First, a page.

The Transition to a Green Economy Must Include Better Safety Standards for Workers

kristyGreen Prosperity, SRI/ESG News

WORKERS — UN New York, Apr 28 2012 11:05AM Protecting the safety and health
of workers across the world must be part of transitioning into a green
economy, the United Nations stressed today, warning that while sustainable
jobs may protect the environment and create new employment opportunities,
they may also present a number of unforeseen risks for individuals.

“Occupational safety and health is embedded in the goal of decent work and
decent work for all is central to the social pillar of sustainable
development,” said the Director-General of the International Labour
Organization, Juan Somavia, in his message marking the World Day for Safety
and Health at Work, which is observed annually on 28 April.

According to ILO, two million people die every year from work-related
accidents and diseases, 160 million people suffer from work-related
diseases, 270 million fatal and non-fatal work-related accidents occur e
very year, and four per cent of the world’s annual gross domestic product
(GDP) is lost as a consequence of occupational diseases and accidents.

Mr. Somavia emphasized that the UN Conference on Sustainable Development
(Rio+20) in June will provide countries an opportunity to focus on the
promotion of safer workplaces as part of an inclusive approach to
development that takes into account the needs of people as well as the

“Experience has already shown that some substances while being more
environmentally friendly could be more hazardous to workers’ health.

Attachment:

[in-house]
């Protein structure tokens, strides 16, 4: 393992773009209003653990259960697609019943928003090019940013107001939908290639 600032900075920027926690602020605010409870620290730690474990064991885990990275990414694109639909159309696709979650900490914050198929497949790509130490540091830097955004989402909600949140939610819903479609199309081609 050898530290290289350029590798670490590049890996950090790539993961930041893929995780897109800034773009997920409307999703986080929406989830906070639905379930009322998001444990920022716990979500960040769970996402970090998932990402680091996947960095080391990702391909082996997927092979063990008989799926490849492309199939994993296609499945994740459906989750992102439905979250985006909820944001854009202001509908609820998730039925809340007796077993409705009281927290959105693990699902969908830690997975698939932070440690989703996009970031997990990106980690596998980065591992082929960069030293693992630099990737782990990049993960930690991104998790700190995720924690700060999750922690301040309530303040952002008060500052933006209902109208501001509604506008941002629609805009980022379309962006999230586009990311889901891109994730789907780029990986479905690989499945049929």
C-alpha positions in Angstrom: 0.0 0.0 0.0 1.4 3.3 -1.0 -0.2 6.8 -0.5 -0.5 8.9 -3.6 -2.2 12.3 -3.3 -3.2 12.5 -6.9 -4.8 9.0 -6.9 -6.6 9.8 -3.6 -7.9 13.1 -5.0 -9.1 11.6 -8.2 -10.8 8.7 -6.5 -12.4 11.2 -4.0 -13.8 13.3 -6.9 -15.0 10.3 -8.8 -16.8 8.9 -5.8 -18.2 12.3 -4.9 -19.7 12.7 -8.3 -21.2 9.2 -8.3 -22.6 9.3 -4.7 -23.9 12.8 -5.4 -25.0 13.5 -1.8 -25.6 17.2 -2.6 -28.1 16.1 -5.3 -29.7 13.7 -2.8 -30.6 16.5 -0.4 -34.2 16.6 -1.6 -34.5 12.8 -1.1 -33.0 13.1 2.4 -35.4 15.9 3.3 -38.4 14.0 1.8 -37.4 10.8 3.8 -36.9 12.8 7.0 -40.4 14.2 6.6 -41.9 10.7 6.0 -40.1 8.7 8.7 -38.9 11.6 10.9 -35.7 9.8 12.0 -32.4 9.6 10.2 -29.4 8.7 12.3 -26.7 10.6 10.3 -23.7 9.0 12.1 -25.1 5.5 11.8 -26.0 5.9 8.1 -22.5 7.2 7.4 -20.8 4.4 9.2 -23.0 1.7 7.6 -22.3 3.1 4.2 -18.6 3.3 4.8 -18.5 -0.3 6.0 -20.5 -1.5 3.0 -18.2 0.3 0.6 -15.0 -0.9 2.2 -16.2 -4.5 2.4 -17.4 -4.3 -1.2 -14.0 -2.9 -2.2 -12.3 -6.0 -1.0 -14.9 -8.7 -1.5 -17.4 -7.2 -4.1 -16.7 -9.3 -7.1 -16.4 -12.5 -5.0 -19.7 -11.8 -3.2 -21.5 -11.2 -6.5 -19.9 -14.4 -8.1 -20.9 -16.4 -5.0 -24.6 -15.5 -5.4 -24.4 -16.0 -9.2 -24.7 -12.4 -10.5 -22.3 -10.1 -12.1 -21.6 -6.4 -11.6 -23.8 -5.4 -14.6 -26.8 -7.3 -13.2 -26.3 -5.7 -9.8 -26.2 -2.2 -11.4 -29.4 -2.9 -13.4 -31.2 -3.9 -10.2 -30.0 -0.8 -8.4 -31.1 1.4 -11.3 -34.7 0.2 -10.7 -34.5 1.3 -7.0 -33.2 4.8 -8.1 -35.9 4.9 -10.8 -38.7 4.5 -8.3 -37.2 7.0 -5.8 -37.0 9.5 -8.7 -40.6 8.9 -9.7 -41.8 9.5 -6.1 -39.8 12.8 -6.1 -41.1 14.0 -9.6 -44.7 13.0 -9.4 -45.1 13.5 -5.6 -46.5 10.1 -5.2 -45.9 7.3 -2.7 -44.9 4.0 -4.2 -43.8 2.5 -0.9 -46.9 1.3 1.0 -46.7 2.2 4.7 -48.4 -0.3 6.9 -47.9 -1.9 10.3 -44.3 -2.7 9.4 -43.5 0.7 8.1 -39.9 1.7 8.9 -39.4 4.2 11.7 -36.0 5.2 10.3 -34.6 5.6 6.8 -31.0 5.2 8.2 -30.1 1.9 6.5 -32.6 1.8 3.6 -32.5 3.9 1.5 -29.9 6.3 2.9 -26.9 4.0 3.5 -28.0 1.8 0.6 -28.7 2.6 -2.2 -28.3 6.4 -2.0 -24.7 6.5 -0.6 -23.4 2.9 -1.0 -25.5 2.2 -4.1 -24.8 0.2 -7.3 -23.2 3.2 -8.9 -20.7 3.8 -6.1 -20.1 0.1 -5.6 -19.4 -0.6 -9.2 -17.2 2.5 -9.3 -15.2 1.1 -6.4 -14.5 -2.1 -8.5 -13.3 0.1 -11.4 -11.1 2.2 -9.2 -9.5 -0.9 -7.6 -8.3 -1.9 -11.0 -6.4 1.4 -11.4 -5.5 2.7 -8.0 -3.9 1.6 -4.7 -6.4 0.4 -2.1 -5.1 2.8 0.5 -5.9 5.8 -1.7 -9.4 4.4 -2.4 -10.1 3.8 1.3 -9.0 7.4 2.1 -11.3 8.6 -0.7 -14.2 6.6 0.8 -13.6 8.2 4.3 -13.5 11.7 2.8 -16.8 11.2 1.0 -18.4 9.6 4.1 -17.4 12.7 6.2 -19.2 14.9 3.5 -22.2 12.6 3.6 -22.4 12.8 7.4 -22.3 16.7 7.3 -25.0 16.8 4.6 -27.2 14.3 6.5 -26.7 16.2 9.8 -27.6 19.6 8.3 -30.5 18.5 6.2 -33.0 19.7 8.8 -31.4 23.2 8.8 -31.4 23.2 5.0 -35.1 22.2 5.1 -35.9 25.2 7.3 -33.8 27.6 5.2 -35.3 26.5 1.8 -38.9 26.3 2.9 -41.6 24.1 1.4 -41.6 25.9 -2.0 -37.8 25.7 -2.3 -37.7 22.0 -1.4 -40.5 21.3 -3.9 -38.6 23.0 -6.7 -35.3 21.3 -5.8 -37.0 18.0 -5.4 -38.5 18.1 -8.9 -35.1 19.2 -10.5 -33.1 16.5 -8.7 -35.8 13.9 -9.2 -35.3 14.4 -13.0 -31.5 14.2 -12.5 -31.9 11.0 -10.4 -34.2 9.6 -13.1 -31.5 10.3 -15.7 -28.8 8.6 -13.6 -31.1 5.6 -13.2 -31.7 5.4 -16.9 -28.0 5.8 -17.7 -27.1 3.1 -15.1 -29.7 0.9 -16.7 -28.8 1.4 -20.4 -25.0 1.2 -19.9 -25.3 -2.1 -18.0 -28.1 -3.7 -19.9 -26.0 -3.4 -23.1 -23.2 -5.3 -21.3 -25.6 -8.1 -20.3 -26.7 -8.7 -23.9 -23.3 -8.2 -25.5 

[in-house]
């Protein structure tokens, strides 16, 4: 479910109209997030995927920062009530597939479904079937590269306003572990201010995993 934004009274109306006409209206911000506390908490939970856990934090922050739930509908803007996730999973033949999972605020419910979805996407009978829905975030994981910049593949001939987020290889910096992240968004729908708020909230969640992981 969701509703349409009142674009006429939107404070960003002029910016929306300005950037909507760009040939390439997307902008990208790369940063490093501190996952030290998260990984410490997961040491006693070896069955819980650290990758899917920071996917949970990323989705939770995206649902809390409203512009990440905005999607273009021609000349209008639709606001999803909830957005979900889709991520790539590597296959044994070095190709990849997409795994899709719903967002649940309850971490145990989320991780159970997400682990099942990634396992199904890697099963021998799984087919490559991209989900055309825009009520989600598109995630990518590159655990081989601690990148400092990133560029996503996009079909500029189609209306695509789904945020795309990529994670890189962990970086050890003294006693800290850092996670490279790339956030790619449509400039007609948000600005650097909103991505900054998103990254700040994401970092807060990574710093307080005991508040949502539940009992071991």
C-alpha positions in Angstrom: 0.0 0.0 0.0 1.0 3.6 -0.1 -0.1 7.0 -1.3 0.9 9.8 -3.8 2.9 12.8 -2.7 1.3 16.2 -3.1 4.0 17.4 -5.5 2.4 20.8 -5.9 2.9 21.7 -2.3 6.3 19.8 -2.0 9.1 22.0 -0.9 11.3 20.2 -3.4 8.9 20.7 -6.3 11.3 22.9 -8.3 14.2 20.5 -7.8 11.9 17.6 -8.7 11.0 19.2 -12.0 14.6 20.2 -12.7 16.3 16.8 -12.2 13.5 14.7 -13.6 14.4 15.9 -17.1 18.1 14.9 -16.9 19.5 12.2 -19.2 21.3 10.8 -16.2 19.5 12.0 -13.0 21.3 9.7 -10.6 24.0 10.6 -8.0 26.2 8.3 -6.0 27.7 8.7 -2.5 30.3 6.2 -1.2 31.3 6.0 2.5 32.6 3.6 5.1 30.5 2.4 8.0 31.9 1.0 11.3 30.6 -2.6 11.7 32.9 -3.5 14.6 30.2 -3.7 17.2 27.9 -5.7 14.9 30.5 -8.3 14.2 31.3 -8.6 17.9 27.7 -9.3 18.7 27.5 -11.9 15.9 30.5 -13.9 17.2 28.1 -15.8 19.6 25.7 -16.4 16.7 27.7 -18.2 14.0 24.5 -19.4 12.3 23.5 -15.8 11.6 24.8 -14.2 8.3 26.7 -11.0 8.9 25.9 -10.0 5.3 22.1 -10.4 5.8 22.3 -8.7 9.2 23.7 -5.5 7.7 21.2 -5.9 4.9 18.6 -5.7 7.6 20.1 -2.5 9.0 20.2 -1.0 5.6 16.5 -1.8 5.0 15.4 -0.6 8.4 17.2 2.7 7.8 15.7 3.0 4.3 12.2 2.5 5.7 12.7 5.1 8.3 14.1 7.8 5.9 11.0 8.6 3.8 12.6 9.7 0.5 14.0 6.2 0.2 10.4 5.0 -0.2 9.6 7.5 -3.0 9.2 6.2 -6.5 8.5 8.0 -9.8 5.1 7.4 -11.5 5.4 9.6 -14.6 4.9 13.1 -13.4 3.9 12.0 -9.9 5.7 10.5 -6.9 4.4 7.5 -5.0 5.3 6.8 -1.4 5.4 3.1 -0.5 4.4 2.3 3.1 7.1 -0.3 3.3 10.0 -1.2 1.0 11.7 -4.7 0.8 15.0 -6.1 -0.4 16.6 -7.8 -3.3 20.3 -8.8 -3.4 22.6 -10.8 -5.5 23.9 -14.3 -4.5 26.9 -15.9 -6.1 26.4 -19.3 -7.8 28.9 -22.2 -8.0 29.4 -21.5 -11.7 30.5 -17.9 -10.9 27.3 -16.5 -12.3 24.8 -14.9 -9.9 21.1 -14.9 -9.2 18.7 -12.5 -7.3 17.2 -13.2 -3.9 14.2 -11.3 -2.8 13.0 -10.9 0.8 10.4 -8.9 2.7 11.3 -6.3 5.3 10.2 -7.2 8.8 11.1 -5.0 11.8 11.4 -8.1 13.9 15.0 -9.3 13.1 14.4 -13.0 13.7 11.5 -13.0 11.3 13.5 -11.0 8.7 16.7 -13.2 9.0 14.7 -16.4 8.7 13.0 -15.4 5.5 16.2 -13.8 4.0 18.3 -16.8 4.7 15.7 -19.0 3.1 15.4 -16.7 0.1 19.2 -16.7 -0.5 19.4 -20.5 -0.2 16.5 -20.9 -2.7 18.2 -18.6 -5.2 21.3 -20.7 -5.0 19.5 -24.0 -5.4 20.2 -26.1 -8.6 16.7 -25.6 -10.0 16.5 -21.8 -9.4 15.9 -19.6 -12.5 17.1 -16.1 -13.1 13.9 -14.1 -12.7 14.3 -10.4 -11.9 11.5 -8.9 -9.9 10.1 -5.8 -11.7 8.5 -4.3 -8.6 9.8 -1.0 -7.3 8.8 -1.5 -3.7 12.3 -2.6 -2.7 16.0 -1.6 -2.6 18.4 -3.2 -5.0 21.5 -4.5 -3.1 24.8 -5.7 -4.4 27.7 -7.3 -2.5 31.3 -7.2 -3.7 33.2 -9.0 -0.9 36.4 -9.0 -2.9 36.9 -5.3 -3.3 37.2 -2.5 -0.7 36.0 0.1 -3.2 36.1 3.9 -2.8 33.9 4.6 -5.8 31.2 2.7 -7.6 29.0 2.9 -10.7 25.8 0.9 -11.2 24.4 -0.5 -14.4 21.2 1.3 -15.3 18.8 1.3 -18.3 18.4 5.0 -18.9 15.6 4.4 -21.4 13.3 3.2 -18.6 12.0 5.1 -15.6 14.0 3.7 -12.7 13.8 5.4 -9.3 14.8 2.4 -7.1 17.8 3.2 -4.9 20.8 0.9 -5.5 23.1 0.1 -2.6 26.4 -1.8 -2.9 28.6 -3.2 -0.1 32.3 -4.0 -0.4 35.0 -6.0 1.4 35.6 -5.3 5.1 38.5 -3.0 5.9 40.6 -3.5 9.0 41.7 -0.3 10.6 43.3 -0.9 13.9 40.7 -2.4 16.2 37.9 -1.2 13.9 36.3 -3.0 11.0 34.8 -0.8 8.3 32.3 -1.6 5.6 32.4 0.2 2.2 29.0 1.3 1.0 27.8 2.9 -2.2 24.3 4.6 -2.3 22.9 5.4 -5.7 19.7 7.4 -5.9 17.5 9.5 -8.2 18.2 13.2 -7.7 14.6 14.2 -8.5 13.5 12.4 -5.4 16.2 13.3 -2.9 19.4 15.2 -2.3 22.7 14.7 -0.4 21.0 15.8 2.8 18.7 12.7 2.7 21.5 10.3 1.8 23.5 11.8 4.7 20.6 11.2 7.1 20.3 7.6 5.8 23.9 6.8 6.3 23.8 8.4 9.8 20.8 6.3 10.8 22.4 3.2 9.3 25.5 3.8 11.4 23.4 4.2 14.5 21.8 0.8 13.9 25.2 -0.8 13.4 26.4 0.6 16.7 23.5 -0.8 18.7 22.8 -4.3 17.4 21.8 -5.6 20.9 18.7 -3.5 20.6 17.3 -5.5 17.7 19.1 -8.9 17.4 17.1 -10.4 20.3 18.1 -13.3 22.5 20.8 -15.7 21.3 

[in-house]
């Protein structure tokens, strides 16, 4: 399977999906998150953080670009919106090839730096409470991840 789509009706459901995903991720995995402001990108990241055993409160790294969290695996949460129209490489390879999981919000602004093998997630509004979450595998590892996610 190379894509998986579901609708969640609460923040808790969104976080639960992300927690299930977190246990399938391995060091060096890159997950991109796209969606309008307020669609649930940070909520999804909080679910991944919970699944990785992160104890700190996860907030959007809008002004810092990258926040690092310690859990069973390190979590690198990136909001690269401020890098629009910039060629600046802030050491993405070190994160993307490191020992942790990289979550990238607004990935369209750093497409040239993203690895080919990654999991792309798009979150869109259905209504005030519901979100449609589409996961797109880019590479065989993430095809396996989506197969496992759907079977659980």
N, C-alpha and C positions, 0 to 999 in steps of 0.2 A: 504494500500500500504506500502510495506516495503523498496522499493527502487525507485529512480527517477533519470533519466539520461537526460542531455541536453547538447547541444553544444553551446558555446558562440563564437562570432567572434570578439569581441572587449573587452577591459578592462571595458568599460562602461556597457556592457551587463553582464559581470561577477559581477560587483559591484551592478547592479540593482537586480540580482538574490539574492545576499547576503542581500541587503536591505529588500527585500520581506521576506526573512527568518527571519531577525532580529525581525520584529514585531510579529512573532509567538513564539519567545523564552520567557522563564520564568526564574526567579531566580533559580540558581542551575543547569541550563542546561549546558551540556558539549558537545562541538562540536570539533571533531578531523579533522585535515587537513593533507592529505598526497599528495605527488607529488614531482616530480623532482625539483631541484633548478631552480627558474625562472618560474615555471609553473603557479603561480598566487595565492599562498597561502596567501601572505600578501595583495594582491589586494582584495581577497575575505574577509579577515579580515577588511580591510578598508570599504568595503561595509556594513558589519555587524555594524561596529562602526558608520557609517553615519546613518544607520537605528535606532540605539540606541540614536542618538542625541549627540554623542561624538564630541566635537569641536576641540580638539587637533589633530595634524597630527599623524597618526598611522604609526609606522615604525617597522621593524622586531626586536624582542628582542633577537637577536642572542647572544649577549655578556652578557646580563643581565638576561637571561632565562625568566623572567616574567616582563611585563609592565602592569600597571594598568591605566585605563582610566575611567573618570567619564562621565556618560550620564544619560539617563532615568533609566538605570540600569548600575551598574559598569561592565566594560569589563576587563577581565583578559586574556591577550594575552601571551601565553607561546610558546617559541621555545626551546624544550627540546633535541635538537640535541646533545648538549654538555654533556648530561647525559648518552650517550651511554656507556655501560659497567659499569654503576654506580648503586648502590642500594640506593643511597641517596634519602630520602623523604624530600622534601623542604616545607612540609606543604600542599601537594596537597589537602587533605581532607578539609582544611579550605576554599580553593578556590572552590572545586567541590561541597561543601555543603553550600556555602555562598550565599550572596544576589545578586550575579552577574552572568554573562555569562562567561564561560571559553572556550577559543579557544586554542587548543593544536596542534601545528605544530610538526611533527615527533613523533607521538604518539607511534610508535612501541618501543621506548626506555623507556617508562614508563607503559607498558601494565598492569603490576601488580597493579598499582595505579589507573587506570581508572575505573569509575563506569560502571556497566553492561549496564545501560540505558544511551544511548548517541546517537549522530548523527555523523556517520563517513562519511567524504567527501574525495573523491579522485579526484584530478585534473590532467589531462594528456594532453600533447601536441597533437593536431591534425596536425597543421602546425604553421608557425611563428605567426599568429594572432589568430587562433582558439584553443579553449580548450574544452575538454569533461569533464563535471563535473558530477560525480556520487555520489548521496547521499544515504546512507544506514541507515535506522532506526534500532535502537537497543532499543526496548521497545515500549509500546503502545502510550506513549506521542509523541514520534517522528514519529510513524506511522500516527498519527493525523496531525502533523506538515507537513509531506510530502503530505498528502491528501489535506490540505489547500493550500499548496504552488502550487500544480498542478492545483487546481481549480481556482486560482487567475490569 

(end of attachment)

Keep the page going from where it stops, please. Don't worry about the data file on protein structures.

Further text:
Consequently, renewable energies, waste management and recycling, as well as
the greening of traditional industries must be approached from the outset
with an eye on the occupational safety and health challenges with the aim of
eliminating old hazards and risks and preventing new ones from emerging,”
Mr. Somavia said.

To mark the Day, ILO also launched a report that looks at different green
industries from an occupationa l safety and health perspective and stresses
that green jobs must be accompanied by appropriate measures to protect all

“Moving towards a green economy implies setting higher standards for
environmental protection while, at the same time, incorporating workers’
safety and health as an integral part of the strategy,” said the Director of
the ILO Programme on Safety and Health at Work and the Environment, Seiji
Machida. “Only then will we be contributing to an environmentally
sustainable and socially inclusive outcome.”

Meanwhile, UN Special Rapporteur on the human rights obligations related to
environmentally sound management and disposal of hazardous substances and
waste Cali Georgescu warned that millions of workers around the world are
still exposed to disease and injury in their places of work, and called on
countries to pay attention to promote and create a safe working environment
to reduce the number of work-related deaths each year.

“For millions of workers, safety
and protection from disease and injury arising from their employment is not
yet a reality,” Mr. Georgescu said. “I am particularly concerned about the
exposure to these hazardous substances of children and pregnant women, and
call for protection measures to be strictly enforced,” he added.
For more details go to UN News Centre at